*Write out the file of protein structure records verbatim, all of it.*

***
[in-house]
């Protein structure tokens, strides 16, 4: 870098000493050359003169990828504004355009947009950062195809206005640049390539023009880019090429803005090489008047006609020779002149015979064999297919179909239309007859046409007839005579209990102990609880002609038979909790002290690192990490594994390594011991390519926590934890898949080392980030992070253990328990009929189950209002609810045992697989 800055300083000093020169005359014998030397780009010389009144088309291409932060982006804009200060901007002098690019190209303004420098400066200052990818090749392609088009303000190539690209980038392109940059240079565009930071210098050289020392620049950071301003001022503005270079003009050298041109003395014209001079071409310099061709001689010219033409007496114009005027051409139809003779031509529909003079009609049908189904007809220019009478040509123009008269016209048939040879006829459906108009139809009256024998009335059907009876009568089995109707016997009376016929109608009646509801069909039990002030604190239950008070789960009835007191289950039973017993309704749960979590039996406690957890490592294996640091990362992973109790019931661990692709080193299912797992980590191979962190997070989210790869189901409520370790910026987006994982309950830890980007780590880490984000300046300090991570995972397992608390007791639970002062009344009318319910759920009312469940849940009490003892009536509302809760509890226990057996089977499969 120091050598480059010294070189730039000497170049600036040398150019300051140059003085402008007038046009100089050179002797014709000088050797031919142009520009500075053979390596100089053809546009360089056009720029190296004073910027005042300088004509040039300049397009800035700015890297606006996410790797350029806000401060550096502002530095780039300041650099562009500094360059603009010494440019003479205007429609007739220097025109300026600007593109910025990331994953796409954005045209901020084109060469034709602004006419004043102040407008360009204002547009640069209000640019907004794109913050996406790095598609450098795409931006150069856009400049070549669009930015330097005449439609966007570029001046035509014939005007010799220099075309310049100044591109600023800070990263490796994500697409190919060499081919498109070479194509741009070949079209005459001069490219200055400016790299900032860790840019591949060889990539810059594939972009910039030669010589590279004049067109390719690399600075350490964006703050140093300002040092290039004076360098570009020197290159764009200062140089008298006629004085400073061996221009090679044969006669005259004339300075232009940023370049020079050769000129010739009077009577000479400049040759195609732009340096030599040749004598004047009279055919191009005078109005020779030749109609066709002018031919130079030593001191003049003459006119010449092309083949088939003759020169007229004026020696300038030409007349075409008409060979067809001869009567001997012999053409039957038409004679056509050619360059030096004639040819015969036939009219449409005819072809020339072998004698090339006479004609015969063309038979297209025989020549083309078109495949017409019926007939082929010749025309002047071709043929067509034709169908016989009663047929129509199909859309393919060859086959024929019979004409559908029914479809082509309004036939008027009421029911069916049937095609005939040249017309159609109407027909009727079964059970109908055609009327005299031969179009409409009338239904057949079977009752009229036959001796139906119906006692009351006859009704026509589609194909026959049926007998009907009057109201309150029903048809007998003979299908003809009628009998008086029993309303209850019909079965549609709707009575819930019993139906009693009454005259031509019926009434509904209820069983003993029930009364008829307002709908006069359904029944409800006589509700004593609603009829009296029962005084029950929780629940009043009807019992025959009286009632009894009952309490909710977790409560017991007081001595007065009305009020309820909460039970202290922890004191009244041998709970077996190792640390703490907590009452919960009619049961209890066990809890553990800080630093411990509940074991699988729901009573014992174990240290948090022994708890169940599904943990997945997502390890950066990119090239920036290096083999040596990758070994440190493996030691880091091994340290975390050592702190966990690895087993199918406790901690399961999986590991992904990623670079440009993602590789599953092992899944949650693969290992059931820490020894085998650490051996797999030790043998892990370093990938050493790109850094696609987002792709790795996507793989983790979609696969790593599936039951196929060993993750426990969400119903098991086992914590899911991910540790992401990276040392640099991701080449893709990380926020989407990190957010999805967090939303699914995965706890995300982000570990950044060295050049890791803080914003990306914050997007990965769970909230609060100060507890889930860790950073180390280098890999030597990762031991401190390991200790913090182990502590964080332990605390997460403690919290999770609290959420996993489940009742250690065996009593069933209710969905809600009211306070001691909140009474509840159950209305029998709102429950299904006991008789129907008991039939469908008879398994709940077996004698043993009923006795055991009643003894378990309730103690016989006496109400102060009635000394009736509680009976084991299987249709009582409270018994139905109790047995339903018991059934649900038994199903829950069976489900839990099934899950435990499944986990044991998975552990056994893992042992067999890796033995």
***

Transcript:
[in-house]
């Protein structure tokens, strides 16, 4: 870098000493050359003169990828504004355009947009950062195809206005640049390539023009880019090429803005090489008047006609020779002149015979064999297919179909239309007859046409007839005579209990102990609880002609038979909790002290690192990490594994390594011991390519926590934890898949080392980030992070253990328990009929189950209002609810045992697989 800055300083000093020169005359014998030397780009010389009144088309291409932060982006804009200060901007002098690019190209303004420098400066200052990818090749392609088009303000190539690209980038392109940059240079565009930071210098050289020392620049950071301003001022503005270079003009050298041109003395014209001079071409310099061709001689010219033409007496114009005027051409139809003779031509529909003079009609049908189904007809220019009478040509123009008269016209048939040879006829459906108009139809009256024998009335059907009876009568089995109707016997009376016929109608009646509801069909039990002030604190239950008070789960009835007191289950039973017993309704749960979590039996406690957890490592294996640091990362992973109790019931661990692709080193299912797992980590191979962190997070989210790869189901409520370790910026987006994982309950830890980007780590880490984000300046300090991570995972397992608390007791639970002062009344009318319910759920009312469940849940009490003892009536509302809760509890226990057996089977499969 120091050598480059010294070189730039000497170049600036040398150019300051140059003085402008007038046009100089050179002797014709000088050797031919142009520009500075053979390596100089053809546009360089056009720029190296004073910027005042300088004509040039300049397009800035700015890297606006996410790797350029806000401060550096502002530095780039300041650099562009500094360059603009010494440019003479205007429609007739220097025109300026600007593109910025990331994953796409954005045209901020084109060469034709602004006419004043102040407008360009204002547009640069209000640019907004794109913050996406790095598609450098795409931006150069856009400049070549669009930015330097005449439609966007570029001046035509014939005007010799220099075309310049100044591109600023800070990263490796994500697409190919060499081919498109070479194509741009070949079209005459001069490219200055400016790299900032860790840019591949060889990539810059594939972009910039030669010589590279004049067109390719690399600075350490964006703050140093300002040092290039004076360098570009020197290159764009200062140089008298006629004085400073061996221009090679044969006669005259004339300075232009940023370049020079050769000129010739009077009577000479400049040759195609732009340096030599040749004598004047009279055919191009005078109005020779030749109609066709002018031919130079030593001191003049003459006119010449092309083949088939003759020169007229004026020696300038030409007349075409008409060979067809001869009567001997012999053409039957038409004679056509050619360059030096004639040819015969036939009219449409005819072809020339072998004698090339006479004609015969063309038979297209025989020549083309078109495949017409019926007939082929010749025309002047071709043929067509034709169908016989009663047929129509199909859309393919060859086959024929019979004409559908029914479809082509309004036939008027009421029911069916049937095609005939040249017309159609109407027909009727079964059970109908055609009327005299031969179009409409009338239904057949079977009752009229036959001796139906119906006692009351006859009704026509589609194909026959049926007998009907009057109201309150029903048809007998003979299908003809009628009998008086029993309303209850019909079965549609709707009575819930019993139906009693009454005259031509019926009434509904209820069983003993029930009364008829307002709908006069359904029944409800006589509700004593609603009829009296029962005084029950929780629940009043009807019992025959009286009632009894009952309490909710977790409560017991007081001595007065009305009020309820909460039970202290922890004191009244041998709970077996190792640390703490907590009452919960009619049961209890066990809890553990800080630093411990509940074991699988729901009573014992174990240290948090022994708890169940599904943990997945997502390890950066990119090239920036290096083999040596990758070994440190493996030691880091091994340290975390050592702190966990690895087993199918406790901690399961999986590991992904990623670079440009993602590789599953092992899944949650693969290992059931820490020894085998650490051996797999030790043998892990370093990938050493790109850094696609987002792709790795996507793989983790979609696969790593599936039951196929060993993750426990969400119903098991086992914590899911991910540790992401990276040392640099991701080449893709990380926020989407990190957010999805967090939303699914995965706890995300982000570990950044060295050049890791803080914003990306914050997007990965769970909230609060100060507890889930860790950073180390280098890999030597990762031991401190390991200790913090182990502590964080332990605390997460403690919290999770609290959420996993489940009742250690065996009593069933209710969905809600009211306070001691909140009474509840159950209305029998709102429950299904006991008789129907008991039939469908008879398994709940077996004698043993009923006795055991009643003894378990309730103690016989006496109400102060009635000394009736509680009976084991299987249709009582409270018994139905109790047995339903018991059934649900038994199903829950069976489900839990099934899950435990499944986990044991998975552990056994893992042992067999890796033995």